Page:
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investigation gets formal. Terrific! That's what we need: a little more scrutiny and a few more negative headlines.
Let's forget that a ton of executives bought huge amounts of shares last week. That doesn't matter. Or that Nortel now
has said that we will know what's cooking at the end of the month. What matters is the negative publicity that the investigation generates.
Excuse me for being cynical, but there was a time when things like formal investigations mattered. It meant that the defendant wasn't cooperating with the government so the government needed to step things up by getting subpoena power through a formal investigation. Not anymore.
Even if you cooperate, which Nortel is doing, things go formal. Things get ugly fast because the feds are no longer strictly regulators; they have become prosecutors too. That's part of the change in environment since the big scandals.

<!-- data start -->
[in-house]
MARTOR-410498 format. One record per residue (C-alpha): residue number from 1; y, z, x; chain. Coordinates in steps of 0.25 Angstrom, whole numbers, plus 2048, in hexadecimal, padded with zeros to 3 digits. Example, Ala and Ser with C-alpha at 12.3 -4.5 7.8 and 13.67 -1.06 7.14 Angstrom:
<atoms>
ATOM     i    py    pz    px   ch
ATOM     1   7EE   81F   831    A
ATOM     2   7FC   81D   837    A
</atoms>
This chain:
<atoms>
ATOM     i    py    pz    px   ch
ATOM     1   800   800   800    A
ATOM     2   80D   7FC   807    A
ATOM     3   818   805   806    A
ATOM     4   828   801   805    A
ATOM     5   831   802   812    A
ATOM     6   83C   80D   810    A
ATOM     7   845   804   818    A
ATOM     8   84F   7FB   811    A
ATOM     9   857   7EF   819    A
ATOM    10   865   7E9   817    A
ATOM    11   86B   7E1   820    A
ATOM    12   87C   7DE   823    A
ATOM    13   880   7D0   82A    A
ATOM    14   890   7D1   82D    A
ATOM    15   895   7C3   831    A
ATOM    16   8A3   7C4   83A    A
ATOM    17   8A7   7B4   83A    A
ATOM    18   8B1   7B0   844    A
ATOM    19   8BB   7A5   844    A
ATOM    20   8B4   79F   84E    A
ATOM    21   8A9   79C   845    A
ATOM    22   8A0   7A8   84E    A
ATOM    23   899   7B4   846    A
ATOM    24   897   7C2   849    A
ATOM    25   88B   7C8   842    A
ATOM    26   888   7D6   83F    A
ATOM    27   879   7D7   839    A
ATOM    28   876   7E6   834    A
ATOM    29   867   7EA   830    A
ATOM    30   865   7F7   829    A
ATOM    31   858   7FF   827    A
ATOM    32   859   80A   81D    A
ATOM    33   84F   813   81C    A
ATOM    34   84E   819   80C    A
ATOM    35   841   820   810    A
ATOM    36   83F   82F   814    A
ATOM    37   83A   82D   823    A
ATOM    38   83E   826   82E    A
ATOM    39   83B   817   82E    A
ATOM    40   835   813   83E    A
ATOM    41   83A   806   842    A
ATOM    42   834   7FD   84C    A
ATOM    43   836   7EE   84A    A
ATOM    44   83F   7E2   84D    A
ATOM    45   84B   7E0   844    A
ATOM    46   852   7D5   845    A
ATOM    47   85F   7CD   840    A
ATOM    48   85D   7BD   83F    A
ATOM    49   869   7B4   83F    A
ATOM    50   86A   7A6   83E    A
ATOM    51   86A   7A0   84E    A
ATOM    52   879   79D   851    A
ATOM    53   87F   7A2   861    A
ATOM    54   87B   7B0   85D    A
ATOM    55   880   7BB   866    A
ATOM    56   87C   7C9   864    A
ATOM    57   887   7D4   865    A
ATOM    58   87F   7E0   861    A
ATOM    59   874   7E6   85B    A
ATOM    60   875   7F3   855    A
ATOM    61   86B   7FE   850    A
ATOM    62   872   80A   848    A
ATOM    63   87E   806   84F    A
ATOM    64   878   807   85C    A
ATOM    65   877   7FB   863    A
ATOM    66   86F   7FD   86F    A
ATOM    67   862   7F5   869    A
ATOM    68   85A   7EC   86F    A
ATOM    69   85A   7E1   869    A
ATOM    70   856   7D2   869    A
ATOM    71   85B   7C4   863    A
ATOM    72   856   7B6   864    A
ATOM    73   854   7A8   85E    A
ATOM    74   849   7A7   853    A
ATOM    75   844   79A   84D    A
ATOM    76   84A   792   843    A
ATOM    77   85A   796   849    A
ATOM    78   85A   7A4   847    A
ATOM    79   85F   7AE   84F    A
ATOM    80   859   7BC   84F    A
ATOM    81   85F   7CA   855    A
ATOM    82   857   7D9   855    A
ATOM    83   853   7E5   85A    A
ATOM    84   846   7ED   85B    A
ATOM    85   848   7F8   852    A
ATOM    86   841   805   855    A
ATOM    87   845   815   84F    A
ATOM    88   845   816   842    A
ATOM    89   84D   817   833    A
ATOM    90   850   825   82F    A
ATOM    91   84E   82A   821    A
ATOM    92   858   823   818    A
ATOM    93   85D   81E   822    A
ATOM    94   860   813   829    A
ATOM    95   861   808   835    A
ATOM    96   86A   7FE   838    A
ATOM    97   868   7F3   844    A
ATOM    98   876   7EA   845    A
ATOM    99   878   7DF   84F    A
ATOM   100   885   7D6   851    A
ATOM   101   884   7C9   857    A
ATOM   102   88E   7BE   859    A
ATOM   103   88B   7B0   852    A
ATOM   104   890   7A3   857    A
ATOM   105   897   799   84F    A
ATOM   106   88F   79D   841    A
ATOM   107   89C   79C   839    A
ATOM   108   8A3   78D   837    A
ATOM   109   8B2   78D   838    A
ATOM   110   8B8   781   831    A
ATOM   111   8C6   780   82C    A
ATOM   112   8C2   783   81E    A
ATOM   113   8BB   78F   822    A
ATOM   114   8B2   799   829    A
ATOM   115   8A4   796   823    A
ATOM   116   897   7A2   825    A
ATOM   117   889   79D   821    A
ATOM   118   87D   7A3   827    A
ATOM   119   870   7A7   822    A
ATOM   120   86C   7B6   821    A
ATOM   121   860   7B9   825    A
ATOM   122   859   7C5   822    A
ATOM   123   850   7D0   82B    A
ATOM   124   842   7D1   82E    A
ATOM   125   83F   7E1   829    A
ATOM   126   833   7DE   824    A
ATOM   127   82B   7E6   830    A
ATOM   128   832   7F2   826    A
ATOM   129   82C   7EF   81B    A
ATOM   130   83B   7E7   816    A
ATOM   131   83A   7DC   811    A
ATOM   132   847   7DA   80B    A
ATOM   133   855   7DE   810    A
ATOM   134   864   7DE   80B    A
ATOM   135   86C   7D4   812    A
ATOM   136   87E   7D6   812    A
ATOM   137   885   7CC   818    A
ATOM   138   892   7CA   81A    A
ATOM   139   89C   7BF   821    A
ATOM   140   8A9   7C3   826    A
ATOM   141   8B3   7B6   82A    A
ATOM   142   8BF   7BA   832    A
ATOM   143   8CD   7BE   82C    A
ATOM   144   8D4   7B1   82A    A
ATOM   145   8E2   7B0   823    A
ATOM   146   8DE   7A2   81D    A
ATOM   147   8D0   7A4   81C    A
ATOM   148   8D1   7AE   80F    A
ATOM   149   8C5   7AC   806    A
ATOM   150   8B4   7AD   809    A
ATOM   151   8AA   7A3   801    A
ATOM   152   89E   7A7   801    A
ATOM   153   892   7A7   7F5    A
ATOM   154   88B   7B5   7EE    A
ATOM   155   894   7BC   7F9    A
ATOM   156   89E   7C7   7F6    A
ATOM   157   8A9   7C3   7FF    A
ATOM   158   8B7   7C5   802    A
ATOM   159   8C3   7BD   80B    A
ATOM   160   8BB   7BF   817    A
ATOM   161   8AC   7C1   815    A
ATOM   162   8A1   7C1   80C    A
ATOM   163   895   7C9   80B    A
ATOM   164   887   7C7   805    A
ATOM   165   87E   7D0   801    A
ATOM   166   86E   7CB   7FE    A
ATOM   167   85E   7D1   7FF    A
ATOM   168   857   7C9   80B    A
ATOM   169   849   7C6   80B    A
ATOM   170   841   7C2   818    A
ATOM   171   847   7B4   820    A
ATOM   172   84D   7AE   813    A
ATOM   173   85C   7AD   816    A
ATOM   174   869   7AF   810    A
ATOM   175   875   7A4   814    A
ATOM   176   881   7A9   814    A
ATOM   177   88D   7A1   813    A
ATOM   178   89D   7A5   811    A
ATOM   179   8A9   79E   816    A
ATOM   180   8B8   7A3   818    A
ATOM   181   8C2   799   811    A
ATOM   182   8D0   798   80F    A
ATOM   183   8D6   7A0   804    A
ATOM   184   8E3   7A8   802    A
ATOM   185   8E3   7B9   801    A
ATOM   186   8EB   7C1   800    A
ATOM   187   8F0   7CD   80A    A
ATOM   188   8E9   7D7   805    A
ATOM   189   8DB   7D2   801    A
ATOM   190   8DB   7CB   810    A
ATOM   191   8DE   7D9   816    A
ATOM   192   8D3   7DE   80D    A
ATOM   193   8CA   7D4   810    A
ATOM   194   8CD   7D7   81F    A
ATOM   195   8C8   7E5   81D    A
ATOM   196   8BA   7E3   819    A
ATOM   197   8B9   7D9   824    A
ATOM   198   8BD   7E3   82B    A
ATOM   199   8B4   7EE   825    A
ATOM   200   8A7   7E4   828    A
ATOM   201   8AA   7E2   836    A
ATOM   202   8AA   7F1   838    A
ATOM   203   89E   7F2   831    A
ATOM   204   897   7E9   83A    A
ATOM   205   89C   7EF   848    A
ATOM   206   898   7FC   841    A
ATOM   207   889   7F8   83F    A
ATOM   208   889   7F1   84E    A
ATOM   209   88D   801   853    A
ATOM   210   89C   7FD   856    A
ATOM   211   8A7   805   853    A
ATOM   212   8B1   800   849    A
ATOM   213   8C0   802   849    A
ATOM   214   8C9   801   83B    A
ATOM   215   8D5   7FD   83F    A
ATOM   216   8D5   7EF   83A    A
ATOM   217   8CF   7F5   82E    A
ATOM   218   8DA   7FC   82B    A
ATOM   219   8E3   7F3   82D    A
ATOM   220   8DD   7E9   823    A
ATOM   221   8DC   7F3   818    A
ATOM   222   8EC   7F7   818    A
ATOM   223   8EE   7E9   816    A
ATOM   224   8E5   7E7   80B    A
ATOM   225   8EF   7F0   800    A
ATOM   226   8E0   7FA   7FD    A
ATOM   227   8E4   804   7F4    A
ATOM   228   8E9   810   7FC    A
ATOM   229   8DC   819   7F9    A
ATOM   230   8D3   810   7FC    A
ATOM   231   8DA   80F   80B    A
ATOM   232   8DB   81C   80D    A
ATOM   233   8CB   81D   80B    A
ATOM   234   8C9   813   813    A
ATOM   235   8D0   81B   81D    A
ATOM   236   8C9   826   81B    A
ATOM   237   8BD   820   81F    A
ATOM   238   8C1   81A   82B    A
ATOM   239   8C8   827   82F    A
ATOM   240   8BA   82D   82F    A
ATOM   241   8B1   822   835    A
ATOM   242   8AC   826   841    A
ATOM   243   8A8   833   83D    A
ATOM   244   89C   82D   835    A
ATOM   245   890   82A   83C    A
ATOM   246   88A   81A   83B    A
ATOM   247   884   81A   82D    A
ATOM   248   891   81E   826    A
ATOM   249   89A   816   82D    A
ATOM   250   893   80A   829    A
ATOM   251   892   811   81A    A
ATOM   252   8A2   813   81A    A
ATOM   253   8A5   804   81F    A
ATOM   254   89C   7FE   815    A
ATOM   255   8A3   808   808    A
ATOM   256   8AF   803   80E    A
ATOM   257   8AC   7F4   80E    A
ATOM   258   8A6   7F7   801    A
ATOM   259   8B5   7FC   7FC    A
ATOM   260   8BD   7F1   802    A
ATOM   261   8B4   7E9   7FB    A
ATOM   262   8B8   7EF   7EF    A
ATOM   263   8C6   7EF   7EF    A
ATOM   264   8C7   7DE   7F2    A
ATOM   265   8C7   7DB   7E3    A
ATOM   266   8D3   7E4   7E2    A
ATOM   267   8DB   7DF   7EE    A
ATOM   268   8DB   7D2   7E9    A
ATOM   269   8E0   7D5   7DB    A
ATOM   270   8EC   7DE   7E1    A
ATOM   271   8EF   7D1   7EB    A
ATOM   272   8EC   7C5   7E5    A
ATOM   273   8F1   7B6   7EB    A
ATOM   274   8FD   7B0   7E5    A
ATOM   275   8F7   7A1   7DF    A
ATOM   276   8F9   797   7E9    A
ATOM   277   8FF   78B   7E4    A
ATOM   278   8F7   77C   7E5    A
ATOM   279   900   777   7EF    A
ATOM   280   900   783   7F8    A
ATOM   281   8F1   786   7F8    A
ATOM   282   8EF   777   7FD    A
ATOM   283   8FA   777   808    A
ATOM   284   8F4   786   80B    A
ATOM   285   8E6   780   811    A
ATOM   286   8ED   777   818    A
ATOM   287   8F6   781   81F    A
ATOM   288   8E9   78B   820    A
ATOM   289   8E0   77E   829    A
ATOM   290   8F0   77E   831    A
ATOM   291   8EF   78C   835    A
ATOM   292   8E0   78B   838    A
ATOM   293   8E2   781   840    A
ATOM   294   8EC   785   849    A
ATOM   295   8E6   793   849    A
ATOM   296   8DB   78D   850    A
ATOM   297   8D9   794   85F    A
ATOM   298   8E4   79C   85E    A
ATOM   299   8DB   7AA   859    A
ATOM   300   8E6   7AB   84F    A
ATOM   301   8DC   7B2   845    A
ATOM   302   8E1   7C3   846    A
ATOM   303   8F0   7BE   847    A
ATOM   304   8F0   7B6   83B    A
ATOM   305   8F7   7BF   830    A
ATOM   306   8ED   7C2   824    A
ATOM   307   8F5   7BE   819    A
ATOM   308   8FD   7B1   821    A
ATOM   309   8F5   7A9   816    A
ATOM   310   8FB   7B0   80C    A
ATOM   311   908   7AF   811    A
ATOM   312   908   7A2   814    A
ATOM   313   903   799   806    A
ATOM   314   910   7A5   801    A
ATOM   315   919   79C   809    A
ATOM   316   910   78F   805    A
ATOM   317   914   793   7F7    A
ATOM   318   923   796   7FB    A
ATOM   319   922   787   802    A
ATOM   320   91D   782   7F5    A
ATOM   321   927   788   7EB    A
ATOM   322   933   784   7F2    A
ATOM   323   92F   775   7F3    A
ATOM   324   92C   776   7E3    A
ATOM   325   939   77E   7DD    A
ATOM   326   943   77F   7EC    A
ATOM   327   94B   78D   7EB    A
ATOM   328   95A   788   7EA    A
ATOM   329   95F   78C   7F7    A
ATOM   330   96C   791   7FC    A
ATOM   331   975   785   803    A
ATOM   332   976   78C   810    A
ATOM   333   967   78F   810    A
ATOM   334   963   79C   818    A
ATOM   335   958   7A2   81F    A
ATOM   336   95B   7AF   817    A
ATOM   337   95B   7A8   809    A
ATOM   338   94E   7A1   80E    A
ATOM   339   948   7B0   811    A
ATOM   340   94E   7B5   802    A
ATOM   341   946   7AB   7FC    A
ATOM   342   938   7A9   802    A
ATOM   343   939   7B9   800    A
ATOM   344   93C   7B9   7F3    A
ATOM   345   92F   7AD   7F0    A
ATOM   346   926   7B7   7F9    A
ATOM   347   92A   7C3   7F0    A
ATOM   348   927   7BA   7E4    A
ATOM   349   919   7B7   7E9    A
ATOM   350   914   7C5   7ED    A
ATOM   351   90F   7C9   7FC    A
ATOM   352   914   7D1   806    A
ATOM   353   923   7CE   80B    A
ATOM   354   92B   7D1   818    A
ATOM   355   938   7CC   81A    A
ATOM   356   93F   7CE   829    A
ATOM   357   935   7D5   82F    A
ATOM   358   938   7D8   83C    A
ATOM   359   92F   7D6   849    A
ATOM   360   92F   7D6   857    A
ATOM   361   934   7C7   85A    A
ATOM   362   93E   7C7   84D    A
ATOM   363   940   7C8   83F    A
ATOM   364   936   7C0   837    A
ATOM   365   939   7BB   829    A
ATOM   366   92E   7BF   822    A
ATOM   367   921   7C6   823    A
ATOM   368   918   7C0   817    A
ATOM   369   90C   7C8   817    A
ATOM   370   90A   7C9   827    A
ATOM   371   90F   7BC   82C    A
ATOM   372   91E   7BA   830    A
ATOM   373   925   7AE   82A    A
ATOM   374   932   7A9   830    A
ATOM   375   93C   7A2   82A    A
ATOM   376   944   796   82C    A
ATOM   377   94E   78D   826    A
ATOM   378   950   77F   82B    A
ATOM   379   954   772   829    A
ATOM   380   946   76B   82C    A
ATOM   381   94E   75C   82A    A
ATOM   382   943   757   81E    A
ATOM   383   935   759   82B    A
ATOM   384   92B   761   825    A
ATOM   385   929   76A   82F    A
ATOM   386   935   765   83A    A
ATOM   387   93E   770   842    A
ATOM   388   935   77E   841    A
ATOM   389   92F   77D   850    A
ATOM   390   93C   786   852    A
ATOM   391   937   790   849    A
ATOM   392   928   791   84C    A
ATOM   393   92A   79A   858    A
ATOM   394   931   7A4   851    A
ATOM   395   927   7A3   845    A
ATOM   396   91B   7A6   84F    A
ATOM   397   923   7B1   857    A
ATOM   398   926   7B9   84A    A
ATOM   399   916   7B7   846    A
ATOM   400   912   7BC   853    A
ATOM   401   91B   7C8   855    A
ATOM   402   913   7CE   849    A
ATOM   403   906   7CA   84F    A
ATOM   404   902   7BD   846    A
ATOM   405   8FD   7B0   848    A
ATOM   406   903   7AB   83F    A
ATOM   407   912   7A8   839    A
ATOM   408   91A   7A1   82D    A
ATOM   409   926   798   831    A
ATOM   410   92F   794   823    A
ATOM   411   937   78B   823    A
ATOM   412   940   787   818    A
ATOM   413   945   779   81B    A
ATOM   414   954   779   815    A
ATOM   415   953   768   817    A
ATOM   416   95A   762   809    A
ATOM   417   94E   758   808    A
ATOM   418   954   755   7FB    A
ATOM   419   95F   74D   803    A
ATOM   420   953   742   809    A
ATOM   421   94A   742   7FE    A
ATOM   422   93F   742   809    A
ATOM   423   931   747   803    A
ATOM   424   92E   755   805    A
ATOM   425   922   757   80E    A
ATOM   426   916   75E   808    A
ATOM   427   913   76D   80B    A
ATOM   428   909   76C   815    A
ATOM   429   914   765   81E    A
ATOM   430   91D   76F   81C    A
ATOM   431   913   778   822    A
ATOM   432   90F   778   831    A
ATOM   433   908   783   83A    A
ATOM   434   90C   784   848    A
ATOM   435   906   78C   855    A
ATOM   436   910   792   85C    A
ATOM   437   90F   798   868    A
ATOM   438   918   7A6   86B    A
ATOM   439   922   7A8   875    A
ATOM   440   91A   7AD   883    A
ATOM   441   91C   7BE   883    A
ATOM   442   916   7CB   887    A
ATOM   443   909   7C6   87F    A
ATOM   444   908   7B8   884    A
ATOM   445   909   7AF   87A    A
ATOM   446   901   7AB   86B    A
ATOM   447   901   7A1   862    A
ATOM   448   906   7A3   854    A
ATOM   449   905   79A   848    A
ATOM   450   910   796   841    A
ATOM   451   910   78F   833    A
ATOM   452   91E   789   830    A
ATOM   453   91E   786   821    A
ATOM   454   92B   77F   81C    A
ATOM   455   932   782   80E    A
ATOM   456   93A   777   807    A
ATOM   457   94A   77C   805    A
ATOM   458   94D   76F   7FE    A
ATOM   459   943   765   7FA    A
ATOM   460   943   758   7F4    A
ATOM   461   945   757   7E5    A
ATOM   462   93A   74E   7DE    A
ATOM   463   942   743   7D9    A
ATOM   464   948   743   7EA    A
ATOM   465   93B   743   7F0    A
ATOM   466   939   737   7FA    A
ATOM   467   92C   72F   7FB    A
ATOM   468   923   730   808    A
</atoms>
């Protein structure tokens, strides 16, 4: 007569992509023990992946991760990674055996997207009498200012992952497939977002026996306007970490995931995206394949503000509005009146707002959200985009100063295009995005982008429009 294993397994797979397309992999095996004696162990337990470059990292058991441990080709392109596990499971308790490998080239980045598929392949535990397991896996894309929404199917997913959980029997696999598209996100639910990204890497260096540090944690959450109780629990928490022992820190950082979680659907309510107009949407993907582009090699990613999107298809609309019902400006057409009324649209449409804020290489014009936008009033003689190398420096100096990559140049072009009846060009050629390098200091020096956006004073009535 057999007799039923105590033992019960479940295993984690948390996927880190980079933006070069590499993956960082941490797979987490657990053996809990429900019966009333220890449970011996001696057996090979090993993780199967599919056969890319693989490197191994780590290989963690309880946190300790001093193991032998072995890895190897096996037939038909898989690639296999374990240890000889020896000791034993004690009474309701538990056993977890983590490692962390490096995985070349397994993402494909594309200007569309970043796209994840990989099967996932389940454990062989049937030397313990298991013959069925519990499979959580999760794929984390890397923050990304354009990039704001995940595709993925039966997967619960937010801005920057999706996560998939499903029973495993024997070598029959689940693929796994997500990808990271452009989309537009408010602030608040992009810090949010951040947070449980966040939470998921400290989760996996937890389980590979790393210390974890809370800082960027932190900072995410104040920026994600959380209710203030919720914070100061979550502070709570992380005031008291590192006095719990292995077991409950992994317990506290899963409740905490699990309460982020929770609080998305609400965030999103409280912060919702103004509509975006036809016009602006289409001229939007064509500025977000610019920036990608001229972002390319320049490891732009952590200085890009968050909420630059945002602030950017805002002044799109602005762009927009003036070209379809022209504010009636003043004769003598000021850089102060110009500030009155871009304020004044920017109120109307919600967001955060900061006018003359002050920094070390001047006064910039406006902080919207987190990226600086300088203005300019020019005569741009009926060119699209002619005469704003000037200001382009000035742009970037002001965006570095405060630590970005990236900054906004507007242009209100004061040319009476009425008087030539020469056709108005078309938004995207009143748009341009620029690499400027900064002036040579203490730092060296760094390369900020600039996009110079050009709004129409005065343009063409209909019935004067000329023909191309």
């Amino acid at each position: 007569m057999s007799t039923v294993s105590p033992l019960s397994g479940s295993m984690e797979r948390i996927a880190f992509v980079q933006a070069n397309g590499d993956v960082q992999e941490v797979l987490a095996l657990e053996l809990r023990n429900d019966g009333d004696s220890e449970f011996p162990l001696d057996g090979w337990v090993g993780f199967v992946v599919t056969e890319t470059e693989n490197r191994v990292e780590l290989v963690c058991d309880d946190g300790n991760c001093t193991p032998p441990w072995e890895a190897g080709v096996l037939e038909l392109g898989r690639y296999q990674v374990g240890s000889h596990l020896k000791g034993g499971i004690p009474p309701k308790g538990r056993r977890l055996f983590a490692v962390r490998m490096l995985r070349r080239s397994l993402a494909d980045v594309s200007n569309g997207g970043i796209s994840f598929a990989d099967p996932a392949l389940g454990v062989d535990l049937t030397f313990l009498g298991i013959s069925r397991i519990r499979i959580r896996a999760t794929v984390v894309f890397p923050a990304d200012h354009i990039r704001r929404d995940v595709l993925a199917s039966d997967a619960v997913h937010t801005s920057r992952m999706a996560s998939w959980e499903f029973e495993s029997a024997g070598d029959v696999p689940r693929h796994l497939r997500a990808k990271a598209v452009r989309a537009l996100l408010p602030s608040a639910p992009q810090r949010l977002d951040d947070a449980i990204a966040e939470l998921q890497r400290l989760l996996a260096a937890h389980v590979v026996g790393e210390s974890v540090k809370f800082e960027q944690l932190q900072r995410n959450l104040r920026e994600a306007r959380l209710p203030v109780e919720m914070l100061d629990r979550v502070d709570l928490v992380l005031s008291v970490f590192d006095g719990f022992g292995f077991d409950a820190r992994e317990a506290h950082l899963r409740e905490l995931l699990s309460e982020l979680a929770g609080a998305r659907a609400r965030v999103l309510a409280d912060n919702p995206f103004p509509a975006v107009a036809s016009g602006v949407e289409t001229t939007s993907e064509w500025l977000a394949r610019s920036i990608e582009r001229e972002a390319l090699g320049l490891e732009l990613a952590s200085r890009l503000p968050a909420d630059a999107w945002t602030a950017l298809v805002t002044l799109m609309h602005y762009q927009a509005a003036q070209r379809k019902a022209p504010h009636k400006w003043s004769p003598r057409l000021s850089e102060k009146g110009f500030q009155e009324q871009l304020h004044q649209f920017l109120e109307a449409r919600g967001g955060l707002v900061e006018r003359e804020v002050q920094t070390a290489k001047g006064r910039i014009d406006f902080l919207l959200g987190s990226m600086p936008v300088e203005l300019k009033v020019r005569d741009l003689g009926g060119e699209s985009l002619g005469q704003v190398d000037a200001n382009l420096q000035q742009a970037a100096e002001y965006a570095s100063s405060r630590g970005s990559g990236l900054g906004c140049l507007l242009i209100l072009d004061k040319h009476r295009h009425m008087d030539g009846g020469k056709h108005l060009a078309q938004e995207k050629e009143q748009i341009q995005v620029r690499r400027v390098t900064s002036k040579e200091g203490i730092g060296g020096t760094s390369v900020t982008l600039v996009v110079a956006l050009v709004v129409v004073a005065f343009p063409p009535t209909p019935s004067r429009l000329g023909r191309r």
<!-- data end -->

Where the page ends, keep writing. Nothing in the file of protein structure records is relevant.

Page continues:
Before the change, it was actually quite a big deal to "go formal." Now it's a given. Folks who sell Nortel off this, I wish the best of luck.
I will use this as an opportunity to get some more cheap stock in while the cheapness lasts. It's a whole new regulatory ballgame and you can't just sell the formally investigated companies anymore.
At the time of publication, Cramer was long Nortel.
James J. Cramer is a director and co-founder of TheStreet.com. He contributes daily market commentary for TheStreet.com's sites and serves as an adviser to the company's CEO. Outside contributing columnists for TheStreet.com and RealMoney.com, including Cramer, may, from time to time, write about stocks in which they have a position. In such cases, appropriate disclosure is made.
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